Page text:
Concerns over Notts County care agency

CONCERNS have been raised about a care agency formerly used by Notts County Council. Angels Care looked after 38 elderly and disabled adults on behalf of the social services department.

Its contract was ended last week following complaints from several customers.

Caroline Baria, county council service director, said: “I can confirm we have ended our contract with Angels Care following ongoing concerns about the quality of their service.

“The welfare of the older and disabled people we support is our main priority and we must ensure they are receiving good care and are not at risk.
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“We have now arranged for people to be cared for by other home care companies and are trying to help some of the staff at Angels to find employment with other agencies.”

Angels, which is based in Lenton Boulevard, employs 12 staff but there are fears the council’s decision could force the company to close.

Karen Ryall’s oldest daughter Michaela, 20, suffers from the brain condition lissencephaly and receives regular care from Angels.

Mrs Ryall, 39, of Castleton Close, The Meadows, said she had never had any cause for concern about the service she had received and she would be devastated to see them go.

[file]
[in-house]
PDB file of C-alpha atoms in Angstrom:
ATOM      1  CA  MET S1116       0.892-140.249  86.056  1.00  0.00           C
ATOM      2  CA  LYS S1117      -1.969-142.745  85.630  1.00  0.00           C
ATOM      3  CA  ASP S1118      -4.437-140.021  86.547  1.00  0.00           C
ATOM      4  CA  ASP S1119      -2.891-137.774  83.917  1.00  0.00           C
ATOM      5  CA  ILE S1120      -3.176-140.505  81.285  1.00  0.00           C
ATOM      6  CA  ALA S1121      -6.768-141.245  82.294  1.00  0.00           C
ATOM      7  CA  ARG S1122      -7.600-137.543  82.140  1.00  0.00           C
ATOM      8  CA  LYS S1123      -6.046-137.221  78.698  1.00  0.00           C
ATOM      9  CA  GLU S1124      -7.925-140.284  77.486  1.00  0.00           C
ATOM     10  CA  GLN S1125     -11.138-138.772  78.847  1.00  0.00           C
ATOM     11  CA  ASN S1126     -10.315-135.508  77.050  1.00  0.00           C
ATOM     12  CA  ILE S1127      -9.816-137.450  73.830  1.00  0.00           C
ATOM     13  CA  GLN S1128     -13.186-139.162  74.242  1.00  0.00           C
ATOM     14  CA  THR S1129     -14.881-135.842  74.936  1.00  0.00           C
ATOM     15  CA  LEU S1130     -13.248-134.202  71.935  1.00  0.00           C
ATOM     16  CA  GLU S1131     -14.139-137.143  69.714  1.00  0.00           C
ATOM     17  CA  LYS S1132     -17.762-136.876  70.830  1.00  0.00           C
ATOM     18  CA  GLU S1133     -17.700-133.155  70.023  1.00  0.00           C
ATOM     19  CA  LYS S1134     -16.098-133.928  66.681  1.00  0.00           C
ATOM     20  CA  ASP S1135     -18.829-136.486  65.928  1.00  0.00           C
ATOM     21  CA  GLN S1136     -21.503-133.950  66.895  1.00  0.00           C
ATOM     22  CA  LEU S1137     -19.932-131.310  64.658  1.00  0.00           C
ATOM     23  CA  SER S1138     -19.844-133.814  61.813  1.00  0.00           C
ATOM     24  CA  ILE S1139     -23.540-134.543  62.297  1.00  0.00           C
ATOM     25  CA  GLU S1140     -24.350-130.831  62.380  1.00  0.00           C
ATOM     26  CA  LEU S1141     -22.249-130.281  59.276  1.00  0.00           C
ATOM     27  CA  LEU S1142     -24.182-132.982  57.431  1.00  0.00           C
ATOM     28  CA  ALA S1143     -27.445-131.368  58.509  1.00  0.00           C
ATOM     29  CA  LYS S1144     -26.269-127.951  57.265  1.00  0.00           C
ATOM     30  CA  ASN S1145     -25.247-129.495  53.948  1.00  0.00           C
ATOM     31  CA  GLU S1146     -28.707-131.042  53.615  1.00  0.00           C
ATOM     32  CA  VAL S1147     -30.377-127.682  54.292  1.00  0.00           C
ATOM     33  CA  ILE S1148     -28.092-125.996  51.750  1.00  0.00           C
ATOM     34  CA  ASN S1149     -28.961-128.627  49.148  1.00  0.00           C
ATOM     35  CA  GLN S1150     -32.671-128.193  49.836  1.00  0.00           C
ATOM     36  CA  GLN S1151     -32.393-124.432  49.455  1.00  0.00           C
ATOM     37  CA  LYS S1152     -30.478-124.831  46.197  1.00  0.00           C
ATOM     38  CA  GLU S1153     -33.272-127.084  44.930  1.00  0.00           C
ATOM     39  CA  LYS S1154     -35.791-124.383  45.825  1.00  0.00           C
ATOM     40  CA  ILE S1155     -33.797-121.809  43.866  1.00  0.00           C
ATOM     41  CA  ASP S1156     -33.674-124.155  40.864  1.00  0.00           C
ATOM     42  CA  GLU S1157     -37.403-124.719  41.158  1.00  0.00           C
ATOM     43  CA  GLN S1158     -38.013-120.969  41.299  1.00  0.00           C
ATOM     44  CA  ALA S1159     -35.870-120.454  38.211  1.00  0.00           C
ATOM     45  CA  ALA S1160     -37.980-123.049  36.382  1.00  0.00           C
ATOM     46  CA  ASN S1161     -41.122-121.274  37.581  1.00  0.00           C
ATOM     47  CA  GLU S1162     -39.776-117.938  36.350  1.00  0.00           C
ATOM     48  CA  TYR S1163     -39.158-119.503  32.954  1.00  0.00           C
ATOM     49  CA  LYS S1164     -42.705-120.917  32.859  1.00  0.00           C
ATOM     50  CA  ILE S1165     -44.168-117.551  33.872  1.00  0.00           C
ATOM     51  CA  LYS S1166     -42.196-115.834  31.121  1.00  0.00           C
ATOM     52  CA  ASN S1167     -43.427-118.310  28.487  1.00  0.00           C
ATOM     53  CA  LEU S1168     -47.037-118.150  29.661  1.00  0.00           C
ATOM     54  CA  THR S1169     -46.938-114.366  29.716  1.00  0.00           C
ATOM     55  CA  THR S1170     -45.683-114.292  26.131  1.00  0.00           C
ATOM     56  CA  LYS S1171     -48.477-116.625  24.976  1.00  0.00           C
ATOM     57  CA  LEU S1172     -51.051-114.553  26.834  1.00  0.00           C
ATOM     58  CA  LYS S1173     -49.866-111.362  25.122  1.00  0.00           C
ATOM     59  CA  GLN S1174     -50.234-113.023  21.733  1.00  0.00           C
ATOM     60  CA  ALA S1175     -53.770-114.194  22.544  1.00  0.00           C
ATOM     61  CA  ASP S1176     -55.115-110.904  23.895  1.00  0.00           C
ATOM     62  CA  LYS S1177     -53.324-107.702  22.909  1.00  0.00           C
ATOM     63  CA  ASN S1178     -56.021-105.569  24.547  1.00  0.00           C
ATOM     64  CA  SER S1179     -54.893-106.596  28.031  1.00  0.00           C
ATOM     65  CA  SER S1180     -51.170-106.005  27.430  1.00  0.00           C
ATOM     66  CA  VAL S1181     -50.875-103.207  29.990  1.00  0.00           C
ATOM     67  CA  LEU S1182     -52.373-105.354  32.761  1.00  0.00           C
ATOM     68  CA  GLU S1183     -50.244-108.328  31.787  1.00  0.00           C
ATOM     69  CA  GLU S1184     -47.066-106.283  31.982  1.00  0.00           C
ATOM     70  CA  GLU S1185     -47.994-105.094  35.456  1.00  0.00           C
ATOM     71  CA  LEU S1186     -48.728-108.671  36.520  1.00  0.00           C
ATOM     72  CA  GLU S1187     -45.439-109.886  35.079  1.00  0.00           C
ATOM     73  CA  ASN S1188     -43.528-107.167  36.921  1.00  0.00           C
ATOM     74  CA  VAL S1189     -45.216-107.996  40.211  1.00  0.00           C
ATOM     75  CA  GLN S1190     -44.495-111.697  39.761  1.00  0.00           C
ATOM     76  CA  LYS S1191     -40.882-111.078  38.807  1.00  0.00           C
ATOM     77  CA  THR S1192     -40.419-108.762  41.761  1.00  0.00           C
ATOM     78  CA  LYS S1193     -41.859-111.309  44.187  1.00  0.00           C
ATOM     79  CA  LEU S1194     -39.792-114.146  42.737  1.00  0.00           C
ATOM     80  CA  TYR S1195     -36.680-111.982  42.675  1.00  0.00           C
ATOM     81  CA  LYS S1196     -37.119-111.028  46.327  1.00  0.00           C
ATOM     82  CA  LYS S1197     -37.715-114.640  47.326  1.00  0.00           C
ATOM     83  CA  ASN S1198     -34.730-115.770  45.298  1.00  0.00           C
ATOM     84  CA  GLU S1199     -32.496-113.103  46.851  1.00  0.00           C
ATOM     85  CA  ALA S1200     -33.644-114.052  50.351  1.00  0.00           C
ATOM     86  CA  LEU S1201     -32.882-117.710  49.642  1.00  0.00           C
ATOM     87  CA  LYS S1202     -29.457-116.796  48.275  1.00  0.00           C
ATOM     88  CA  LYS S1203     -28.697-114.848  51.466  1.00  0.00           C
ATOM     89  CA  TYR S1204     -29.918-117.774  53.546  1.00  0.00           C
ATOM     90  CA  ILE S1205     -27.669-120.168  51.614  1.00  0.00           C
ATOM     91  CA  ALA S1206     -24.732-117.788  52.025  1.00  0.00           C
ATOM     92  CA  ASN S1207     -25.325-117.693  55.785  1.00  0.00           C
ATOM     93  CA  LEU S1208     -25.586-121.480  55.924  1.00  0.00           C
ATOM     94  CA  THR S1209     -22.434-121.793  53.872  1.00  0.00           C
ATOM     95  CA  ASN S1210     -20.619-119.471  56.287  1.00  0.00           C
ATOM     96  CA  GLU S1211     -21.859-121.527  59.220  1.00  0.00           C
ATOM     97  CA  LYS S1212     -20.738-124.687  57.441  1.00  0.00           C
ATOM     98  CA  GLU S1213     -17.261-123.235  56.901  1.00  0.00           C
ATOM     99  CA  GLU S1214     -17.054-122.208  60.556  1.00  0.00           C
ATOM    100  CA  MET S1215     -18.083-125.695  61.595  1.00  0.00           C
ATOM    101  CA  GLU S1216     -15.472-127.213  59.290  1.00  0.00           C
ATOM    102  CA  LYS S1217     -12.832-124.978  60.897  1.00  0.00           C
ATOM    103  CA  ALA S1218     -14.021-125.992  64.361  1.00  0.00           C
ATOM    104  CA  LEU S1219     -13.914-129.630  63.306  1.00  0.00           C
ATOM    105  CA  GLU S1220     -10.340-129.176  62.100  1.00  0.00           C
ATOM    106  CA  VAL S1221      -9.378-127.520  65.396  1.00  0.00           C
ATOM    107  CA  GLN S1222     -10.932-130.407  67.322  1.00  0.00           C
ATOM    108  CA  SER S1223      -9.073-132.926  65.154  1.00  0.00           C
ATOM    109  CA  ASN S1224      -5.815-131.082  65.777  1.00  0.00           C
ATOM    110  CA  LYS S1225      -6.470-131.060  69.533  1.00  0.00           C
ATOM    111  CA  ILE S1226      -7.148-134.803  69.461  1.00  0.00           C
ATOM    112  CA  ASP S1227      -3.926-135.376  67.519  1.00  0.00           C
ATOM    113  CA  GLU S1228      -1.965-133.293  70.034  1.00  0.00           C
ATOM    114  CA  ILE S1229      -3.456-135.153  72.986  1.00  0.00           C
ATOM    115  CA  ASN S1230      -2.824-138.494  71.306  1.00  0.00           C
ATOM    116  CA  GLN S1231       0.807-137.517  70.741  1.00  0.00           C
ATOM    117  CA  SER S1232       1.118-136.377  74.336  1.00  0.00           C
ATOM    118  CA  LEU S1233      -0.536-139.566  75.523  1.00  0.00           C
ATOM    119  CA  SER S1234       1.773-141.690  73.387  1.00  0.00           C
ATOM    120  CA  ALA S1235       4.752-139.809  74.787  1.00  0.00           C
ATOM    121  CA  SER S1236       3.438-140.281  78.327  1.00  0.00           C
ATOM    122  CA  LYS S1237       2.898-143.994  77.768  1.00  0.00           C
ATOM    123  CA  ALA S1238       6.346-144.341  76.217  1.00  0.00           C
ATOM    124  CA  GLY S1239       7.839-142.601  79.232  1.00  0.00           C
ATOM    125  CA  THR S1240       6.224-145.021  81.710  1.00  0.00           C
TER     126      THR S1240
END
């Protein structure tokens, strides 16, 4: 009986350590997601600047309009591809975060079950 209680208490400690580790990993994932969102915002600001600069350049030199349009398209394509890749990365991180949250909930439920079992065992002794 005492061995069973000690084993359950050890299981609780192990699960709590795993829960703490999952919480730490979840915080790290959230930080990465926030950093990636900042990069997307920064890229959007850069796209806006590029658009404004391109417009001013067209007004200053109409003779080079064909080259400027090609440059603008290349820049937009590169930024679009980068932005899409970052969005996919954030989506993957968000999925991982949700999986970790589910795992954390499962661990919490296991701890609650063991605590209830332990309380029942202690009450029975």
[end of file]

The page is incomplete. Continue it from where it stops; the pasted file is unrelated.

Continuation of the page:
She said: “Michaela is terminally ill and now her carer will be out of a job and I will have to find a new carer for her. We are so happy with Angels care that I cannot believe we will lose it.

“Our carer has been working with my daughter for four years and it’s hard for Michaela to cope with change.

“She will really struggle if she has to have someone new. She needs routine and needs to keep the same people in her life.

“She is severely disabled and cannot do anything for herself.

“She can’t really talk and cannot get around.”

An Angels carer comes in twice a day to help Mrs Ryall get her daughter washed and dressed, and also comes in at other times to provide respite care while the family go out.

Mrs Ryall said: “Having the carers makes a lot of difference. I’ve got rheumatoid arthritis and my husband has back problems.We could not look after Michaela ourselves.”

Mrs Ryall’s youngest daughter, Emma, 18, also works as a carer for Angels and could be left without a job.

The council stressed that no one would be left without care and alternative providers will be found.

Most people should have had their care transferred to a new provider by today.

Ken Golding, owner of Angels Care, said he was looking at the possibility of appealing the council’s decision, and whether it was financially viable for the company to continue.

He said he felt the council’s decision was based on “unsubstantiated claims”, but declined to comment further.

The Evening Post understands no concerns had been raised which related to the abuse of patients.